Journal of Social Philosophy 40 (2):140-162 (2009)

Stephen M. Gardiner
University of Washington
Traditional concern for the gradual, incremental effects of climate change remains; but now greater attention is being paid to the possibility of breaching major thresholds in the climate system with catastrophic consequences. It might be thought that the potential for abrupt climate change (a) undermines the usual (economic, psychological, and intergenerational) analyses of the climate change problem, and (b) in doing so helps us to act.  Against this, I argue both that much of the psychological and intergenerational analyses remains in place, and that abrupt climate change may make action more difficult, perhaps even setting off an intergenerational arms race.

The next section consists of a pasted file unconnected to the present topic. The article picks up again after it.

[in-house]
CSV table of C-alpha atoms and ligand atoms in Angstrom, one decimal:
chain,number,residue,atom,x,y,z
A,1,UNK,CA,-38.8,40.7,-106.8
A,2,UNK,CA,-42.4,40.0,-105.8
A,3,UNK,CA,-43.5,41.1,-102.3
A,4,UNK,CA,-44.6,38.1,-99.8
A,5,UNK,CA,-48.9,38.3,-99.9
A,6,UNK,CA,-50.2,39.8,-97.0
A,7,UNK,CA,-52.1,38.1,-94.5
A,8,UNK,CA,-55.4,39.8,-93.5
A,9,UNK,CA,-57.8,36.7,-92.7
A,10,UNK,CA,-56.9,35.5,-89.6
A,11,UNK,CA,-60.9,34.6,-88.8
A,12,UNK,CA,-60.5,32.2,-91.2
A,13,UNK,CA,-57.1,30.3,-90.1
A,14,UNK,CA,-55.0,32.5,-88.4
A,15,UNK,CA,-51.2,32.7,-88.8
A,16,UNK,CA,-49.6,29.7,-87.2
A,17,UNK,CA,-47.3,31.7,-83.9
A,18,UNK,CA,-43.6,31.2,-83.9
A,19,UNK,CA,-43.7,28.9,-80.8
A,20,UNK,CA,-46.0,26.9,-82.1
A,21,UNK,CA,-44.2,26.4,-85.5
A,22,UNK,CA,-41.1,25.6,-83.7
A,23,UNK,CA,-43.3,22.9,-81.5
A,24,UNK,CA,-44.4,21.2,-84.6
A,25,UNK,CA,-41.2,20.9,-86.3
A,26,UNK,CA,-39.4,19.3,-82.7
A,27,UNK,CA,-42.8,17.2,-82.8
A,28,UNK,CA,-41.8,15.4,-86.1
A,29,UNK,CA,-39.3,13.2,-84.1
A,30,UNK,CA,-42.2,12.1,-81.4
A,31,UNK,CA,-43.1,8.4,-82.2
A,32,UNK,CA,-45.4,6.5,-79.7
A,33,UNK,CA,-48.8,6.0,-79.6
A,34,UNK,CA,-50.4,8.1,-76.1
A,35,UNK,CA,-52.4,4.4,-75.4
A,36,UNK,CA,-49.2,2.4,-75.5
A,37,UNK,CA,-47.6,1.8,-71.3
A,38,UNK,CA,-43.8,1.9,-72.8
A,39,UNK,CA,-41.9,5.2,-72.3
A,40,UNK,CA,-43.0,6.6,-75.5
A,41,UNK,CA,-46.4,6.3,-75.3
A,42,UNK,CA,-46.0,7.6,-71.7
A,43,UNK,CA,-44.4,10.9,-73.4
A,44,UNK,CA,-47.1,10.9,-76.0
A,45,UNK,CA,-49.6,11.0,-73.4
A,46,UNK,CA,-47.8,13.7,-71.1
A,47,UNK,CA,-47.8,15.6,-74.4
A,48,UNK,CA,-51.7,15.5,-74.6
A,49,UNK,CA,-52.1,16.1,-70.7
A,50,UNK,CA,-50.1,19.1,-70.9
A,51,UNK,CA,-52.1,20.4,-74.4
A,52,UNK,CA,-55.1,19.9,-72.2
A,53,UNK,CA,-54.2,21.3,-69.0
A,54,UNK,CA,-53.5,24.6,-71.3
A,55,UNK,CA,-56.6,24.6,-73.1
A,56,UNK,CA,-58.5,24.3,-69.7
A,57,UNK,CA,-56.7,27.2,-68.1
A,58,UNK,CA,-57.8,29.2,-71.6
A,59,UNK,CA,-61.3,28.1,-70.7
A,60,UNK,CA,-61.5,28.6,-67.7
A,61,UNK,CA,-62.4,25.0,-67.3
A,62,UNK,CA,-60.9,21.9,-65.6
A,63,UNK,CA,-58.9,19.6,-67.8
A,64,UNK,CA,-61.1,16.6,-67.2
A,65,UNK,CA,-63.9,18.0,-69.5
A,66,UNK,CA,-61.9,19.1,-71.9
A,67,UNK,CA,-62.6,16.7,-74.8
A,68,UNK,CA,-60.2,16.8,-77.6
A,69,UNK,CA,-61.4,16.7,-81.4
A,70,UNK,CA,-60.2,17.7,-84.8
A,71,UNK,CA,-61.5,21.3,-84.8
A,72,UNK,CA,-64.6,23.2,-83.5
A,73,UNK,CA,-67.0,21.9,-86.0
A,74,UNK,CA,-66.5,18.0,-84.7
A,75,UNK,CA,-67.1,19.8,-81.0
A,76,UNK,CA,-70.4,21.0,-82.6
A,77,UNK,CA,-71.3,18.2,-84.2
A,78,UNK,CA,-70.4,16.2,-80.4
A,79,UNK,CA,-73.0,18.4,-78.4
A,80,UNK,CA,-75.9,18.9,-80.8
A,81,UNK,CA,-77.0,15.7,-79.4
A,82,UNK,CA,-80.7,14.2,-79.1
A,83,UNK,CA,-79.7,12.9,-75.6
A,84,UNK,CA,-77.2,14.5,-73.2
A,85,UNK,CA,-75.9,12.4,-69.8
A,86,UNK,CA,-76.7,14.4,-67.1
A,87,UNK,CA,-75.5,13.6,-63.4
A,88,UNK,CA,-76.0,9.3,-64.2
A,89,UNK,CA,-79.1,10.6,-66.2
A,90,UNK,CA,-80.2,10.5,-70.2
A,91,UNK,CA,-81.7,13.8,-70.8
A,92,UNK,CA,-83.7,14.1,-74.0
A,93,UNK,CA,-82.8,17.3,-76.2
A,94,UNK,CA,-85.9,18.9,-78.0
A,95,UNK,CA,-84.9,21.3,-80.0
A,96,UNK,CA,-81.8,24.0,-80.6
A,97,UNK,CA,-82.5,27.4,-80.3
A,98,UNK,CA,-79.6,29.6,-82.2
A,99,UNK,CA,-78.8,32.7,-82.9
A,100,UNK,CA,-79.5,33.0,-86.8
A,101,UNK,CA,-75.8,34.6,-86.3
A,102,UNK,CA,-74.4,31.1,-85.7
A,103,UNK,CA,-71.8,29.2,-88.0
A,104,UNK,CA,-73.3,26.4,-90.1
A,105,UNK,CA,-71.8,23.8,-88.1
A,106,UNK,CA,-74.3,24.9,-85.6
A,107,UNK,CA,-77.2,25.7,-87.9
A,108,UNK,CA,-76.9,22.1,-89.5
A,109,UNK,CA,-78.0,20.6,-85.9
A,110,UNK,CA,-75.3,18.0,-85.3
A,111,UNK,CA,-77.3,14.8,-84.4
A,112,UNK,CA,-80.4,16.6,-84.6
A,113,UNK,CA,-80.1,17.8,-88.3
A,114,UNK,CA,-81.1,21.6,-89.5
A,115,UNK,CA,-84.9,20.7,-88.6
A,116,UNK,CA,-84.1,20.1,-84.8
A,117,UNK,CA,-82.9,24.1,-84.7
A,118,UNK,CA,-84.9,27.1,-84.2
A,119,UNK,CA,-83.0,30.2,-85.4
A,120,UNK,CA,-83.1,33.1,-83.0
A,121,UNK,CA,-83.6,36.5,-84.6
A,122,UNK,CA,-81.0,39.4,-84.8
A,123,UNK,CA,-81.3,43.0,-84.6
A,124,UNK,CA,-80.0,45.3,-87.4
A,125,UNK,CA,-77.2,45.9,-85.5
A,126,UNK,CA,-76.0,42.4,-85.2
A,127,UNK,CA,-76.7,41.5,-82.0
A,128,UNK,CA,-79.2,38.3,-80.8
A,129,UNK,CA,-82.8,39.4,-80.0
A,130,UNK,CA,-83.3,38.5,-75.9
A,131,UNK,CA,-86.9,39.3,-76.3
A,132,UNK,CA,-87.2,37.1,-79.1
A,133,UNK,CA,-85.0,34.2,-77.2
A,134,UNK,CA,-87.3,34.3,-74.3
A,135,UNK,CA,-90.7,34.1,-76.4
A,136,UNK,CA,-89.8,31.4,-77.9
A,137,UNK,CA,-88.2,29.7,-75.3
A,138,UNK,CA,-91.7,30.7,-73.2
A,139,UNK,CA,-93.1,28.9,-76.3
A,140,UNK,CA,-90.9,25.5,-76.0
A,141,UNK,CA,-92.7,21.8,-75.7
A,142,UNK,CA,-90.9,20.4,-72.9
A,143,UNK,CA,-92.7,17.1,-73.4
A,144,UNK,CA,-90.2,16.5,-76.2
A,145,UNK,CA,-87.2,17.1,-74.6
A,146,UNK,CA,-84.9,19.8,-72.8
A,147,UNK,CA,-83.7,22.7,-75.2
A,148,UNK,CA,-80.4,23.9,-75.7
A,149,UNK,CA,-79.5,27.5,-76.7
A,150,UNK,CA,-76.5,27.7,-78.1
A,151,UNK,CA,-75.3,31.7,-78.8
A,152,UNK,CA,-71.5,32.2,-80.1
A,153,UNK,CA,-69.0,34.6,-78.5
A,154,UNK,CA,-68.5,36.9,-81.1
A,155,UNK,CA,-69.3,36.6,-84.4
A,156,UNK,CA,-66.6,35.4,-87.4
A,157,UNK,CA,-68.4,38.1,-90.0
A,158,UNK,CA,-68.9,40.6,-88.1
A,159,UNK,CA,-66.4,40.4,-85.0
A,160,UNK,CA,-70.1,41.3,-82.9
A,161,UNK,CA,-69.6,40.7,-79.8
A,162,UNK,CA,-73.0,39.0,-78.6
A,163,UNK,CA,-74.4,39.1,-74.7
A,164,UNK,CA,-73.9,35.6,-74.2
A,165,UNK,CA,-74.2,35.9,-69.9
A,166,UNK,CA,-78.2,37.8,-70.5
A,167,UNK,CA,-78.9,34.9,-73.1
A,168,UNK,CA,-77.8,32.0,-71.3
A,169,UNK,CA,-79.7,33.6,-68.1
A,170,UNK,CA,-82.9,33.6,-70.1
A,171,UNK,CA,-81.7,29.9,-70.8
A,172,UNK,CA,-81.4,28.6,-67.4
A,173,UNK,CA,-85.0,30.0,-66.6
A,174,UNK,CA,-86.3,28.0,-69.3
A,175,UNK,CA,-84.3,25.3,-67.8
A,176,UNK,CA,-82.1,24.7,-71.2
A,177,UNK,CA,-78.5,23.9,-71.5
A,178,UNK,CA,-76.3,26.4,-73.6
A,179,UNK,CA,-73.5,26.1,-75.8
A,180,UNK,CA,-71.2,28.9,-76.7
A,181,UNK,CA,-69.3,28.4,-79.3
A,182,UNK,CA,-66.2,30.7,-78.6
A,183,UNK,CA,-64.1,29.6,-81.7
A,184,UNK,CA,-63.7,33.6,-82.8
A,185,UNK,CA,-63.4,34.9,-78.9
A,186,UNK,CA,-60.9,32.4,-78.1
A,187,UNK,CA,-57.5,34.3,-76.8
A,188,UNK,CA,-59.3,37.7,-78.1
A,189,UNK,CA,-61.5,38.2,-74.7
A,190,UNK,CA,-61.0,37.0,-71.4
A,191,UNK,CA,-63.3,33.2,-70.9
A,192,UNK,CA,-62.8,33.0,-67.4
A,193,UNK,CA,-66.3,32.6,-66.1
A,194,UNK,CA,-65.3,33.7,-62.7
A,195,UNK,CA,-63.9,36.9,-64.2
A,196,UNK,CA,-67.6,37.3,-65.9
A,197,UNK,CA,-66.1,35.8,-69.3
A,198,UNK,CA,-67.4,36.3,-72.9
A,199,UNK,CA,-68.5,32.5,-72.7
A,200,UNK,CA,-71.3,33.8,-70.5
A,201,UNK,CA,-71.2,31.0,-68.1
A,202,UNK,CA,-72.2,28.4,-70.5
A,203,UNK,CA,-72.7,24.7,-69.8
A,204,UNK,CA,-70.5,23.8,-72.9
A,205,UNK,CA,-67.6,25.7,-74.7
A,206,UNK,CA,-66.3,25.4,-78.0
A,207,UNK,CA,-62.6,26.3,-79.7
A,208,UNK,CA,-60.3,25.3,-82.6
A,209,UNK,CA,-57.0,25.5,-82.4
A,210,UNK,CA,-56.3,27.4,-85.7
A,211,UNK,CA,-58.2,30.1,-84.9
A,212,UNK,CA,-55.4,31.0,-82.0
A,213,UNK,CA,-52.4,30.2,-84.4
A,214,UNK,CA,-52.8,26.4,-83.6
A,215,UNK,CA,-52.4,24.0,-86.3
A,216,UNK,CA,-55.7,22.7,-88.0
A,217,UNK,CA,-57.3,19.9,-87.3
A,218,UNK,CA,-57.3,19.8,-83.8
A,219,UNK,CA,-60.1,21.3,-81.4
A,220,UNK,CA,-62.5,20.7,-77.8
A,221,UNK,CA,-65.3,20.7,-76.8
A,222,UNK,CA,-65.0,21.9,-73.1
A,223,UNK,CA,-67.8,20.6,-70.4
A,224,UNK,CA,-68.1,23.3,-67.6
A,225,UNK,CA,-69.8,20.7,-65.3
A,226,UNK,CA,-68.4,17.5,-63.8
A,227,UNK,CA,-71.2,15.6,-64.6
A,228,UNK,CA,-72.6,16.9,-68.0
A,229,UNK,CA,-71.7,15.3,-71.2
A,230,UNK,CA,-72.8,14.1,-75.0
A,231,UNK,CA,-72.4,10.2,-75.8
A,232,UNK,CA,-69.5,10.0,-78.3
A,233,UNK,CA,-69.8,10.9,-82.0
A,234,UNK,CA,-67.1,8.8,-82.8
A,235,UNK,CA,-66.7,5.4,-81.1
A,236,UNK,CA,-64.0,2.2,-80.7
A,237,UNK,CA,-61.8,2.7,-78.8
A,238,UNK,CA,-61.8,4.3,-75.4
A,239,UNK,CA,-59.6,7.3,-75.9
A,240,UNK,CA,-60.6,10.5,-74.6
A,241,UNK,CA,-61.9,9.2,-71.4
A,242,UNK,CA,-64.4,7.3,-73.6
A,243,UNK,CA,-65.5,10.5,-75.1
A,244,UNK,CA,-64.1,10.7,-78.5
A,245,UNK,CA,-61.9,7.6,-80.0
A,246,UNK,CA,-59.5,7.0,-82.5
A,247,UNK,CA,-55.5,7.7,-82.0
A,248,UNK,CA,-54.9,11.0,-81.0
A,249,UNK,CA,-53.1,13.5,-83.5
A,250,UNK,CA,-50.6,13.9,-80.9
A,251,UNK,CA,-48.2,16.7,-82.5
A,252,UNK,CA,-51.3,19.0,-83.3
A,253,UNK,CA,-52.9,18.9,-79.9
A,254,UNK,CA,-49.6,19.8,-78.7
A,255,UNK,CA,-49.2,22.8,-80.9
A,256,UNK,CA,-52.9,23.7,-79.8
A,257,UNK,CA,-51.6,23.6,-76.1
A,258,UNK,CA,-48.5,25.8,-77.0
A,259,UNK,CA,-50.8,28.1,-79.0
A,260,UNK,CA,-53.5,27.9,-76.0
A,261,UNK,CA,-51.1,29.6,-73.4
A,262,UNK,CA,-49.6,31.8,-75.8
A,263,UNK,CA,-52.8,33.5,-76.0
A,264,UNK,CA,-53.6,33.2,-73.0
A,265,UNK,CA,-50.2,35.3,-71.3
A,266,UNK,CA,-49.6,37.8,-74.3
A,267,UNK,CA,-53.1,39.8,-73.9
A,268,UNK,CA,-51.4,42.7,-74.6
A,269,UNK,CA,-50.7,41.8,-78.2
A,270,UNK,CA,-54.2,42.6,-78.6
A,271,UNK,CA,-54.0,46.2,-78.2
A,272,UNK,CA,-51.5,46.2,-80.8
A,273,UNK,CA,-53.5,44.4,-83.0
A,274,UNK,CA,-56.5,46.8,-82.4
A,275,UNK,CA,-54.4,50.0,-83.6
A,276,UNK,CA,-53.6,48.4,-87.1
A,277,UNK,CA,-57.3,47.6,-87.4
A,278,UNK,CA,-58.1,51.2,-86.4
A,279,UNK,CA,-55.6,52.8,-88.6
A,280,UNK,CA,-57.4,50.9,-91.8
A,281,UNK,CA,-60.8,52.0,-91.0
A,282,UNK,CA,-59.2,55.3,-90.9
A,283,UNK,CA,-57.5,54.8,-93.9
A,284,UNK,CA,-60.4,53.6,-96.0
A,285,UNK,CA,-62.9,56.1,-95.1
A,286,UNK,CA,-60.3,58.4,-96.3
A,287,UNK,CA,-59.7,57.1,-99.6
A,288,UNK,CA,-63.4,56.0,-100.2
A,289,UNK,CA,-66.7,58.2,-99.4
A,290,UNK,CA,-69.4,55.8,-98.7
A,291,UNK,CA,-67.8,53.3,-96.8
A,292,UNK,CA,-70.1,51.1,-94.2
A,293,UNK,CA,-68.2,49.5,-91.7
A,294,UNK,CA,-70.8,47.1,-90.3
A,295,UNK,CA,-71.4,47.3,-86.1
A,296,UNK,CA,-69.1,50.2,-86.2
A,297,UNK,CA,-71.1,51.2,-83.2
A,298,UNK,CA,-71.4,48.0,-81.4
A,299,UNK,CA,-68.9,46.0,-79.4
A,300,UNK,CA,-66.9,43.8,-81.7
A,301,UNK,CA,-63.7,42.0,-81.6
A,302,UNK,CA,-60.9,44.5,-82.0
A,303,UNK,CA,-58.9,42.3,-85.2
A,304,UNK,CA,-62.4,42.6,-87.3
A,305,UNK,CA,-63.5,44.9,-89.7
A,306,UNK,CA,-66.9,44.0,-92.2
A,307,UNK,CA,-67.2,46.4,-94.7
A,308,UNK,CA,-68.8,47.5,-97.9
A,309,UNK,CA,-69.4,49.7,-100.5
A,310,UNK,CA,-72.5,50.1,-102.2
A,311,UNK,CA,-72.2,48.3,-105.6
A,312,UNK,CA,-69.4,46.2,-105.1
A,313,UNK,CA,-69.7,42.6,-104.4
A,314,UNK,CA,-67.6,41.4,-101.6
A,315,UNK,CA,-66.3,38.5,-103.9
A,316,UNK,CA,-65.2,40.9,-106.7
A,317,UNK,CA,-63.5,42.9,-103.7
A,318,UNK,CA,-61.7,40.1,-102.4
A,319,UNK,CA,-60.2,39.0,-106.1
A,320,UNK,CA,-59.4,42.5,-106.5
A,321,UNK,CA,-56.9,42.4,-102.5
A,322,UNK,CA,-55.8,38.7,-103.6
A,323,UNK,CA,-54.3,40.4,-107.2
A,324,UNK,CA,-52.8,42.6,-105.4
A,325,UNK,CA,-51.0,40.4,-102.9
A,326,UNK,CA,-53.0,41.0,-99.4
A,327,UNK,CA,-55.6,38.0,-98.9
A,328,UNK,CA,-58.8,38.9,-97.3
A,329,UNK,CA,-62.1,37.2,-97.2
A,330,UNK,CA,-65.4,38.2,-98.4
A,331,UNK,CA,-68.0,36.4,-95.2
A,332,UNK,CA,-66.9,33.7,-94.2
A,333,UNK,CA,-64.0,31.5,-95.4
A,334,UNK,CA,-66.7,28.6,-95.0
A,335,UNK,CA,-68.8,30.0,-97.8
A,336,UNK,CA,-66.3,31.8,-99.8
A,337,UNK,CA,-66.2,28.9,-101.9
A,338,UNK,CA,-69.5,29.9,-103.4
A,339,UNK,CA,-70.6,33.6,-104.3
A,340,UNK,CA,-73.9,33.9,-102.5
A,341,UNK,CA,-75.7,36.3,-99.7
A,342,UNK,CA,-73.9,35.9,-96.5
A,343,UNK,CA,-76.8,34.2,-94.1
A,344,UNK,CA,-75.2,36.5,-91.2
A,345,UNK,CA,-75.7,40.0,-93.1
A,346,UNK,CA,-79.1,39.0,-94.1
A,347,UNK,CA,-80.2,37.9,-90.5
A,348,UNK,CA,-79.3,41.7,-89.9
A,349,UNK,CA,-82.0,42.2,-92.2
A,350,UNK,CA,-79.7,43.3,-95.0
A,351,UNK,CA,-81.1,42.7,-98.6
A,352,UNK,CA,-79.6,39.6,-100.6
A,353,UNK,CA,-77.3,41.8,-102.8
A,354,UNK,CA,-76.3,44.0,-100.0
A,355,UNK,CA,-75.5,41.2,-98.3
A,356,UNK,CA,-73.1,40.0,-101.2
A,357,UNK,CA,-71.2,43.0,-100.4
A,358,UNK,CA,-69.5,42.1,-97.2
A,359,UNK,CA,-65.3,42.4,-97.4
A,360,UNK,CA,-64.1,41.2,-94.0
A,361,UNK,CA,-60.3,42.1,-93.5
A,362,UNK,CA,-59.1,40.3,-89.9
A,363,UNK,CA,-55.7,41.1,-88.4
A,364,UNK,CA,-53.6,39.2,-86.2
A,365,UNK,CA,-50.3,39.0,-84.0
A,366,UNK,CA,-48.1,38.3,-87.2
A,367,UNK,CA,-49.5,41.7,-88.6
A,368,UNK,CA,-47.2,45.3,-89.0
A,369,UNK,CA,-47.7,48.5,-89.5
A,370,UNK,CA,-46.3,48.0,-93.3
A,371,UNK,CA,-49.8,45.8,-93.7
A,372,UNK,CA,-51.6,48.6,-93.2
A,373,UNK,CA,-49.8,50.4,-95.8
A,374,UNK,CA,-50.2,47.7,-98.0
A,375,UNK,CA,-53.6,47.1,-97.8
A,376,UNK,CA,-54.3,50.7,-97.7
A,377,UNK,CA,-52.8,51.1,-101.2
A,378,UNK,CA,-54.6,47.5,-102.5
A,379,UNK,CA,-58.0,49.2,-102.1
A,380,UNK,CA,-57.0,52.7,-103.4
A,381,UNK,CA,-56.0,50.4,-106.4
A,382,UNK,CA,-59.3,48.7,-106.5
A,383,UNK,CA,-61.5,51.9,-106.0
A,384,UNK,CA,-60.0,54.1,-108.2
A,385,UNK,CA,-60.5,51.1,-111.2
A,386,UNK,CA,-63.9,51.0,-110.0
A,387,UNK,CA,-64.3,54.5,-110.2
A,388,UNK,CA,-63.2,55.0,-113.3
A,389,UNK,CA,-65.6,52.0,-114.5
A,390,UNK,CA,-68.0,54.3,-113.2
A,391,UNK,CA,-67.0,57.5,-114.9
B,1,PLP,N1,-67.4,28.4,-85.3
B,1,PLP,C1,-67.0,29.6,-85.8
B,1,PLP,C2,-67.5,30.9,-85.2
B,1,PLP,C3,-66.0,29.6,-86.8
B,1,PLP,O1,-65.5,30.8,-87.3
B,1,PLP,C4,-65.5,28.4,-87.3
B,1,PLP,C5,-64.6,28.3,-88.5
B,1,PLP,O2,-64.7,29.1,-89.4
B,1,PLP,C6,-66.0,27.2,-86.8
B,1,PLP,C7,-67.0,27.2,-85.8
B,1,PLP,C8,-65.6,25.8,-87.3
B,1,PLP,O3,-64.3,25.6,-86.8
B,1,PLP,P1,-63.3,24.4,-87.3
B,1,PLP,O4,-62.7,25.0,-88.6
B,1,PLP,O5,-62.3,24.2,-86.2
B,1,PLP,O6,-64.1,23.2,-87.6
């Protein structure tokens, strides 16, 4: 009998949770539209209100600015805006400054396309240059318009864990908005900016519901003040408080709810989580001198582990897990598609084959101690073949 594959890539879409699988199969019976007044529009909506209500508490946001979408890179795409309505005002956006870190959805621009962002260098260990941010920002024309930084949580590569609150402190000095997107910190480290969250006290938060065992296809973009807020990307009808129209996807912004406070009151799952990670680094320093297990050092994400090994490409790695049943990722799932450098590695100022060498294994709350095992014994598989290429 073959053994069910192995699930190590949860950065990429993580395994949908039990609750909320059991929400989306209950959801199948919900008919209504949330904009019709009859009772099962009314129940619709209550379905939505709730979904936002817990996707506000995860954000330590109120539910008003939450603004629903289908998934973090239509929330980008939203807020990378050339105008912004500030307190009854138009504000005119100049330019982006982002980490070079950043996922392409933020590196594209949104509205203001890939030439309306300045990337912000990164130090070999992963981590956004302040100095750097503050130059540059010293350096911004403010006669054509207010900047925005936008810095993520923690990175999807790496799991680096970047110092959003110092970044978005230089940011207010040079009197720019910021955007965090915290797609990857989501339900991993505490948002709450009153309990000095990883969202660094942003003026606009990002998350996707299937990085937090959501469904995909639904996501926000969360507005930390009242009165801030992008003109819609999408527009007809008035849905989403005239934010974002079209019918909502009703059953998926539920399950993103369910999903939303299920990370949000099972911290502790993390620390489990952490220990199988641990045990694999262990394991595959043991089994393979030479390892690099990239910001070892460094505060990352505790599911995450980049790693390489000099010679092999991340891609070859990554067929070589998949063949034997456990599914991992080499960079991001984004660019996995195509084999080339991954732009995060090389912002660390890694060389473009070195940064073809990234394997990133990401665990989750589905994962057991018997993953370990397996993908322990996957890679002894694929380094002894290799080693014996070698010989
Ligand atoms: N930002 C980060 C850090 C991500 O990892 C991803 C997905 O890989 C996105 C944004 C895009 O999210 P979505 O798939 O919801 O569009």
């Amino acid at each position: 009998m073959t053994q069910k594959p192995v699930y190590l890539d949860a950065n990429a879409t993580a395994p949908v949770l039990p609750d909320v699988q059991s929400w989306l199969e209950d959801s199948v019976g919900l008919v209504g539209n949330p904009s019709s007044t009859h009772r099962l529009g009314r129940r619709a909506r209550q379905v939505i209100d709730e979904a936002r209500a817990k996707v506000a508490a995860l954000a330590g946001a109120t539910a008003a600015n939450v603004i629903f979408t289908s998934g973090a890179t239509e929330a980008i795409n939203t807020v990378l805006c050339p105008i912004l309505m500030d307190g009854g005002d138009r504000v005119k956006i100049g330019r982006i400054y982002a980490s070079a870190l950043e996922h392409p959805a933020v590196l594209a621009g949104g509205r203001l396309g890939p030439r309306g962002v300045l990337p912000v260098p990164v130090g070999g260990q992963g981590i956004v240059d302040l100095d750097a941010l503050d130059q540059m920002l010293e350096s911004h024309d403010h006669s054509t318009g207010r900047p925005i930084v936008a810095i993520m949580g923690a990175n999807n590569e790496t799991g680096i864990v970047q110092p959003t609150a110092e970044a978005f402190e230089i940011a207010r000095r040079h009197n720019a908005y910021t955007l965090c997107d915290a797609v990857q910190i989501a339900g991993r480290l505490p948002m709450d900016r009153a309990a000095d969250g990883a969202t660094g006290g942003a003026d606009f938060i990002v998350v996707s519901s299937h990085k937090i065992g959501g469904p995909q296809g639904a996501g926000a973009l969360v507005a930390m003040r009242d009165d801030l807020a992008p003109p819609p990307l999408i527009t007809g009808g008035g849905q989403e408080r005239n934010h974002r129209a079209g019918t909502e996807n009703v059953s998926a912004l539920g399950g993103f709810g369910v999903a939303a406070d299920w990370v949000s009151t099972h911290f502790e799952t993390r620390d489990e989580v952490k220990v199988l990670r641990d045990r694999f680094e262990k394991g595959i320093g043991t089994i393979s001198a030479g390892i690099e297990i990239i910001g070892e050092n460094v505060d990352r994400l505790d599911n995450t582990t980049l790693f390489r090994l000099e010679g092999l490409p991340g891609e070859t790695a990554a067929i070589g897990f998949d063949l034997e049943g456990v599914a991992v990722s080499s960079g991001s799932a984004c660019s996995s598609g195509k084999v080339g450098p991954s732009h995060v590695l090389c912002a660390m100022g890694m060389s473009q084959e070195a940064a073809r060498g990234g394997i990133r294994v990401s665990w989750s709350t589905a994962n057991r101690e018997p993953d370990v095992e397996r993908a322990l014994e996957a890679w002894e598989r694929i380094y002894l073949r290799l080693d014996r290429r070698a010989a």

Keywords climate justice  adaptation  environmental justice  climate ethics
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DOI 10.1111/j.1467-9833.2009.01444.x
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Moral Progress and Canada's Climate Failure.Byron Williston - 2011 - Journal of Global Ethics 7 (2):149 - 160.
Human Enhancement and the Proper Response to Climate Change.James Fanciullo - 2020 - Ethics, Policy and Environment 23 (1):85-96.

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